ERIC Number: ED209629
Record Type: RIE
Publication Date: 1981-Aug
Reference Count: 0
Peer Support Networks in a Large Introductory Psychology Class.
Slotnick, Robert S.; And Others
Networks have emerged as a major topic of interest in the behavioral sciences, and network concepts have recently been extended by community psychologists to higher education. To examine the effectiveness of peer networks within an introductory psychology class, networks of four students each met weekly in place of a lecture to review material and prepare for exams. Participants were encouraged to seek mutual help in addition to classroom meetings. A comparable, traditional class with the same instructor, syllabus and exams served as a control group. The networking class improved in three areas: (1) academic, i.e., quizzes, midterm and final exams; (2) networking, i.e., number of students known by name; and (3) social climate assessment, i.e., students' perceived classroom social climate. Although the networking generally received favorable reviews, end of the semester discussions indicated that some students experienced anxiety in the group interactions, and viewed networking as a failure of teacher responsibility. The findings indicate that future plans should include development of a more structured network experience to reduce stress, and an increase in out-of-classroom meetings. (Author/MCF)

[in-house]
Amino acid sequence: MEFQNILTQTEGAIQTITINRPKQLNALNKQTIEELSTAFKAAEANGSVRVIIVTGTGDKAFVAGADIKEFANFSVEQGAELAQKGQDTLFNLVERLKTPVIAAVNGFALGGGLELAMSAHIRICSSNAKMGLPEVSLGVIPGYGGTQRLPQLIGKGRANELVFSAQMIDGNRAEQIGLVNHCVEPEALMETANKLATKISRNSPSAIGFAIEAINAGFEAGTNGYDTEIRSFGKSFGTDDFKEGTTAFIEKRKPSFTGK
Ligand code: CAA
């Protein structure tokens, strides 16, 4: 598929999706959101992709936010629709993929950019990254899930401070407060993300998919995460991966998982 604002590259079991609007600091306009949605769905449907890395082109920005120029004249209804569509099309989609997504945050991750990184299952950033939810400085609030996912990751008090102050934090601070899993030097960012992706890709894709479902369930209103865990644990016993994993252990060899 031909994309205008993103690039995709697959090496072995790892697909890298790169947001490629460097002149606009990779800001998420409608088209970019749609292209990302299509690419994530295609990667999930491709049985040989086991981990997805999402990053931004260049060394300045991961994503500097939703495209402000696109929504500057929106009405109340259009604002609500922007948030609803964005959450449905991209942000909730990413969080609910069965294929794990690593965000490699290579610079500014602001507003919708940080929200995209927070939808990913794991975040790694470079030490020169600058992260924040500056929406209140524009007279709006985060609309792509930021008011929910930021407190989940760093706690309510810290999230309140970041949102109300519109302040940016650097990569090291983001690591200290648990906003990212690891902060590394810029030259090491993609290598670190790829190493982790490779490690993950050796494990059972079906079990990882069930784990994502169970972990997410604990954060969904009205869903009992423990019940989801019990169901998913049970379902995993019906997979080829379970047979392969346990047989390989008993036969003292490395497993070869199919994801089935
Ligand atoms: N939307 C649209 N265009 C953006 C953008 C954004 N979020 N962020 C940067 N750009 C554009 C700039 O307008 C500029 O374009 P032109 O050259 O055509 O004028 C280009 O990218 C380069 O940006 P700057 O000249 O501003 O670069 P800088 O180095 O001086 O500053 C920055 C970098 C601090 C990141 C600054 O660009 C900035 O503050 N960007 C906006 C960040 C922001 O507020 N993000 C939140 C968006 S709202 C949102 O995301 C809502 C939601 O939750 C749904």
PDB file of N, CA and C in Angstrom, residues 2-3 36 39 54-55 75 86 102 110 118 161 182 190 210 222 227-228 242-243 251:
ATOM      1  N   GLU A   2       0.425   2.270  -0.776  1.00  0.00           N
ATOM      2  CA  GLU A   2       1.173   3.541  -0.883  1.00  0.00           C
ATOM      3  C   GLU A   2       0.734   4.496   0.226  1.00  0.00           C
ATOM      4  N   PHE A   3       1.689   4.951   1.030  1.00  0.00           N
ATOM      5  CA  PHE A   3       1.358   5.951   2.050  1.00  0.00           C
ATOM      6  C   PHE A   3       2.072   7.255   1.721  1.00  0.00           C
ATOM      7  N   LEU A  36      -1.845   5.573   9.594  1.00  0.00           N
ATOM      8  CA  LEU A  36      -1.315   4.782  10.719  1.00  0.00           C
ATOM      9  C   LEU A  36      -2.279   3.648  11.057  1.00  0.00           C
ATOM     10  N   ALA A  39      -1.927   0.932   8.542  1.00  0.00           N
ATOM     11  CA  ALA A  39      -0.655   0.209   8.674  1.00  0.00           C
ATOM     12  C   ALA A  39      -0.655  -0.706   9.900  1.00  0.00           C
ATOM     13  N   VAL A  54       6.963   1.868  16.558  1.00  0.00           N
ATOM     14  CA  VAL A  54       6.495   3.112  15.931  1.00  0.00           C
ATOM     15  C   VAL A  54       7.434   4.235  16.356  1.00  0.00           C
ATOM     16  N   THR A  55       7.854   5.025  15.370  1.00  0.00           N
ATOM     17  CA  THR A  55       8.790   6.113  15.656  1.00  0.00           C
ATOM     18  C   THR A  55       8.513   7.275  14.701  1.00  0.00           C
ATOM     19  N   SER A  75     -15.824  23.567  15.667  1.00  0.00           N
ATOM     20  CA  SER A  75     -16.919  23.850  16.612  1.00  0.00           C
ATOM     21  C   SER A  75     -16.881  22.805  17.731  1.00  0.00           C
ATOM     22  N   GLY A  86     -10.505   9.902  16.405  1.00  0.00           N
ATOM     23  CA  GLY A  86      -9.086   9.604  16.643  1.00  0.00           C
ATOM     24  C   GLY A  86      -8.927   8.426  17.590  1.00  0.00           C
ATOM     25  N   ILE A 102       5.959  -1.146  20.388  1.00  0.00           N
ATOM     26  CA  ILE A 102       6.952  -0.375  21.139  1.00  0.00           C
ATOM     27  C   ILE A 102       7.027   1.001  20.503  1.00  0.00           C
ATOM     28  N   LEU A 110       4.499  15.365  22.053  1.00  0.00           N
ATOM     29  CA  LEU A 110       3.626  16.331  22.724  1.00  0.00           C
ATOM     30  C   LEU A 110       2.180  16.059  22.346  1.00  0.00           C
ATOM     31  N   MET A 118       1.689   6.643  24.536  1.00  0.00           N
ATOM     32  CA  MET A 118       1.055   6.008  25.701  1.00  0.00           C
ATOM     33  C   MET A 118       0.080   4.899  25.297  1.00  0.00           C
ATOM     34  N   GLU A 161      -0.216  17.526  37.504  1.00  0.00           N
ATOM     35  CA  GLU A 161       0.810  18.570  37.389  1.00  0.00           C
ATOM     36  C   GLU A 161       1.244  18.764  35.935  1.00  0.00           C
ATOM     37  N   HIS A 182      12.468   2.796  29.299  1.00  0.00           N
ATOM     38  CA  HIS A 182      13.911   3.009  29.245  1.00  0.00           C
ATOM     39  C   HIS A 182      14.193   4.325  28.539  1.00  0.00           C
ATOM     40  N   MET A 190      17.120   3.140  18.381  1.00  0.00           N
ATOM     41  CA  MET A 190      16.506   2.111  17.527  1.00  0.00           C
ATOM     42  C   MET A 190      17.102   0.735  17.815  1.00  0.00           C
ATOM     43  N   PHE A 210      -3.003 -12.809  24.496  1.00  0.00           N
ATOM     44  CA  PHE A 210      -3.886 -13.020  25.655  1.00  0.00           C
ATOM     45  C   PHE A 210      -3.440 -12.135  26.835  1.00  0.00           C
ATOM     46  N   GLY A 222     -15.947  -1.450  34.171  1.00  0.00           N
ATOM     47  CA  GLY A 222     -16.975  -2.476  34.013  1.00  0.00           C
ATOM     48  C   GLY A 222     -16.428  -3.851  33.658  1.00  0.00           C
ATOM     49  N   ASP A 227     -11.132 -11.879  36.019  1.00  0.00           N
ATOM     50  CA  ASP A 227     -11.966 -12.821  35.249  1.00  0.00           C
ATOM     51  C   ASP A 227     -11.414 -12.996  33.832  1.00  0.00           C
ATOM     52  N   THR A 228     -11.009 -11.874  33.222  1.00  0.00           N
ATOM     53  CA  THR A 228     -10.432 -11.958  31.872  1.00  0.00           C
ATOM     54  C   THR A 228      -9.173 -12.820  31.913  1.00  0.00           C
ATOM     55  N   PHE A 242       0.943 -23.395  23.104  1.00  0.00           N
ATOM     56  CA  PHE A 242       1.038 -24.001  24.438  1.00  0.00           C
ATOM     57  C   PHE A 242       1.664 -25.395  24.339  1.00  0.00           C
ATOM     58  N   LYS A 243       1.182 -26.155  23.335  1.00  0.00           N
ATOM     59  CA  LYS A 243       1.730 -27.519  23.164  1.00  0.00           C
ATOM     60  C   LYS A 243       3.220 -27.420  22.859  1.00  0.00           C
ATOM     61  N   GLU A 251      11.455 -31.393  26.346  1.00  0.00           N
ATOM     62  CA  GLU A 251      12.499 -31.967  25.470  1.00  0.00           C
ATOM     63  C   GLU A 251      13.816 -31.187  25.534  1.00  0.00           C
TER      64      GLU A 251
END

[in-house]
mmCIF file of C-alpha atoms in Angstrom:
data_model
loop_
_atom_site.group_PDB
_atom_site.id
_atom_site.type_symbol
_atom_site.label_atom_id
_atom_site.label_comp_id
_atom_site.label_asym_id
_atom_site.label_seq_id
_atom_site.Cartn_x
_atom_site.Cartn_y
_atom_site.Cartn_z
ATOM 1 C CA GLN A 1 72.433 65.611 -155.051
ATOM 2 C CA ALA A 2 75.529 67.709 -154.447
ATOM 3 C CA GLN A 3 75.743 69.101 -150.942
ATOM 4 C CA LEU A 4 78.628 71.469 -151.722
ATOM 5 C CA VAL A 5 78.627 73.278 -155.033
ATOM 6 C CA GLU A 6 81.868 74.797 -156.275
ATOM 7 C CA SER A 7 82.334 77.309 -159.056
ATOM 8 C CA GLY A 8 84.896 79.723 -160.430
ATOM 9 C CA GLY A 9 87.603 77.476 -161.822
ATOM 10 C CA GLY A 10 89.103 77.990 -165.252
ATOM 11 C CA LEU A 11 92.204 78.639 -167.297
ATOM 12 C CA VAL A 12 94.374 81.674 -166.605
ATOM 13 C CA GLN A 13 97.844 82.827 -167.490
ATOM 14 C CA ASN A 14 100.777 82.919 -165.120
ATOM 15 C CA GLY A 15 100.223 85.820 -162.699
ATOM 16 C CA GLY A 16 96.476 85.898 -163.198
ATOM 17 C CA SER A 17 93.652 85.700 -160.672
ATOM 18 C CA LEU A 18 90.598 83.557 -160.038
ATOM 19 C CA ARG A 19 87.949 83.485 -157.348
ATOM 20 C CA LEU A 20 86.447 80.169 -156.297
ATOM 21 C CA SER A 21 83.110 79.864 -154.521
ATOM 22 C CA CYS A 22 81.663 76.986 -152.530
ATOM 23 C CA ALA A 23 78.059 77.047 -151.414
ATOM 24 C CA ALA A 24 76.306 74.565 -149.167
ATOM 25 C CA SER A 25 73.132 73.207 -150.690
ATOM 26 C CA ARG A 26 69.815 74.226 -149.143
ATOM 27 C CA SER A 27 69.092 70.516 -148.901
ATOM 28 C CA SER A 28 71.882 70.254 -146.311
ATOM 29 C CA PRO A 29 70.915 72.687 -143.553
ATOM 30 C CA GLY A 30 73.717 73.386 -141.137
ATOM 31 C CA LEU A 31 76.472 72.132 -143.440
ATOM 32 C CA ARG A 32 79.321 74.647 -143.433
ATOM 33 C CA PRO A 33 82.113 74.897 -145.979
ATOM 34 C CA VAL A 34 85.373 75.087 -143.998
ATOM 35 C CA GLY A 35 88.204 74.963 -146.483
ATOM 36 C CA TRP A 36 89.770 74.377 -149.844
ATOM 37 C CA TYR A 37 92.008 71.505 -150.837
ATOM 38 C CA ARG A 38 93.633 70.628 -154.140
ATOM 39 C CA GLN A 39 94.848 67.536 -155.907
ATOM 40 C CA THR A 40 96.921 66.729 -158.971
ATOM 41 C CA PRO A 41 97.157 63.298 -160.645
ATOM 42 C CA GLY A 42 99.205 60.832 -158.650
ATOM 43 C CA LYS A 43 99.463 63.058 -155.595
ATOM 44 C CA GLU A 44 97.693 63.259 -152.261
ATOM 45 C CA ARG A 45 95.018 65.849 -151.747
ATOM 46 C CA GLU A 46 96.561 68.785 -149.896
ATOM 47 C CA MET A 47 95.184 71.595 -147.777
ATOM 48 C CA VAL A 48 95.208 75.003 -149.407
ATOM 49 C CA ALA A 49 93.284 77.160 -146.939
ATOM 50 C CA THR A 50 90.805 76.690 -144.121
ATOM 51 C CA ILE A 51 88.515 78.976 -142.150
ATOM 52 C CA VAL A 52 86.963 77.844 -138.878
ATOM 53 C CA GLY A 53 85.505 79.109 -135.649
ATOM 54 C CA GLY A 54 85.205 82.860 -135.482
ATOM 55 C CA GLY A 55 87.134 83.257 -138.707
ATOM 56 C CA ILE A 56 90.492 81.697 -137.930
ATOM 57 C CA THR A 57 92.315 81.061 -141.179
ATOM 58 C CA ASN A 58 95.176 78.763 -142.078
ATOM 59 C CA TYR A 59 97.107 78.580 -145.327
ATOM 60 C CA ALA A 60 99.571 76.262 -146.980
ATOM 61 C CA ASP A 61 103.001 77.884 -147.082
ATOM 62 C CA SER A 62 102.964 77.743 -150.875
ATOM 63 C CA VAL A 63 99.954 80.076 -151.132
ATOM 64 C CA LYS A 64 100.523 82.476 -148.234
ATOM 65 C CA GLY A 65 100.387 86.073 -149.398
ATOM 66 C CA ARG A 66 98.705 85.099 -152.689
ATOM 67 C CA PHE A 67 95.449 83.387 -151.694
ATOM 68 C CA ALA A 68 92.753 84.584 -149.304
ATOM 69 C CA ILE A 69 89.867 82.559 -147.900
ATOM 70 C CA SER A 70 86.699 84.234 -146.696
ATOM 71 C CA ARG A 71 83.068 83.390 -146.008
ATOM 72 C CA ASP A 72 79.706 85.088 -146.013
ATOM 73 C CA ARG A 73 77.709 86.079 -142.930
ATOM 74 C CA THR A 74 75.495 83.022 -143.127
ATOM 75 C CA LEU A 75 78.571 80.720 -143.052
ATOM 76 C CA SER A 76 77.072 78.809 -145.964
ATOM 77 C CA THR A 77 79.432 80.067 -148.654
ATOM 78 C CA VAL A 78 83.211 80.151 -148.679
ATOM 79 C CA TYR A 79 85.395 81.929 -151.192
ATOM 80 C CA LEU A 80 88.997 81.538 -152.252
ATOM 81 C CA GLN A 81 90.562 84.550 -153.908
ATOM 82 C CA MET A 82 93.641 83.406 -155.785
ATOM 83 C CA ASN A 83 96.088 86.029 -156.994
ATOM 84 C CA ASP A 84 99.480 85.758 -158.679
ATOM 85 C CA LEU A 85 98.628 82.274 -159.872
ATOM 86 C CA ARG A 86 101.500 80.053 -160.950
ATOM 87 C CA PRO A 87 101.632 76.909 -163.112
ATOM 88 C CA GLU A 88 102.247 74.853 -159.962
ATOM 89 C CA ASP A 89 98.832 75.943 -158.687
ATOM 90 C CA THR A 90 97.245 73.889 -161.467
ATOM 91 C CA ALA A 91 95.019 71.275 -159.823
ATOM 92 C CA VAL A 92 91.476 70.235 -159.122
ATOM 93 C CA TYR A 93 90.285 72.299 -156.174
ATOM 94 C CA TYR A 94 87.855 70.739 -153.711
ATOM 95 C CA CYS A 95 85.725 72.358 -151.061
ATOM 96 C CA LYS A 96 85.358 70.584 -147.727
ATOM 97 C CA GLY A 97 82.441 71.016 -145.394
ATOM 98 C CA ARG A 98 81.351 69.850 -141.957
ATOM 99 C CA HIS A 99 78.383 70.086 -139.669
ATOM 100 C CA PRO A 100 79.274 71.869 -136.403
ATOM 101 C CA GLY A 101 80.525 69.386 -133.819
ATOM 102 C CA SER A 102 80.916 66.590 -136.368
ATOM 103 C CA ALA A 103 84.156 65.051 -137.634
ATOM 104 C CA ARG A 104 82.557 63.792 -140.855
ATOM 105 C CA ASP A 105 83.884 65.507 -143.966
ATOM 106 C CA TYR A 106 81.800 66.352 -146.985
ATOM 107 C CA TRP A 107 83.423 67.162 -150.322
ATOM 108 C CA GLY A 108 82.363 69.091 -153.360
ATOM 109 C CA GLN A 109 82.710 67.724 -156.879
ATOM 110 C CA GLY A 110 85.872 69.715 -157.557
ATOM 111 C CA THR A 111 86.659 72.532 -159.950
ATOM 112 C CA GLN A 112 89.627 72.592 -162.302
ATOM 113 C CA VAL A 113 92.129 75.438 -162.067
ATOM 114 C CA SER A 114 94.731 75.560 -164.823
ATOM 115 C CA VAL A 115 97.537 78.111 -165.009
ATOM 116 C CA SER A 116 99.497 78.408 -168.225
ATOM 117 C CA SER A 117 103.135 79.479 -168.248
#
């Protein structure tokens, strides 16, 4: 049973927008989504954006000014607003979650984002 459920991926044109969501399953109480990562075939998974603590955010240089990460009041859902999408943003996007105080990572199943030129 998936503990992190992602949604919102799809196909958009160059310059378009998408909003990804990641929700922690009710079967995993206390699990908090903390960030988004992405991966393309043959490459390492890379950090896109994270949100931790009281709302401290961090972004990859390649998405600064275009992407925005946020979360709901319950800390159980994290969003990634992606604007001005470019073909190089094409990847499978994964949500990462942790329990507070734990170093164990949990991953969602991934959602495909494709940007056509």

Publication Type: Reports - Research; Speeches/Meeting Papers
Education Level: N/A
Sponsor: Office of Education (DHEW), Washington, DC.
Authoring Institution: New York Inst. of Tech., Old Westbury.
Identifiers: Networks (Persons)
Note: Paper presented at the Annual Convention of the American Psychological Association (89th, Los Angeles, CA, August 24-26, 1981).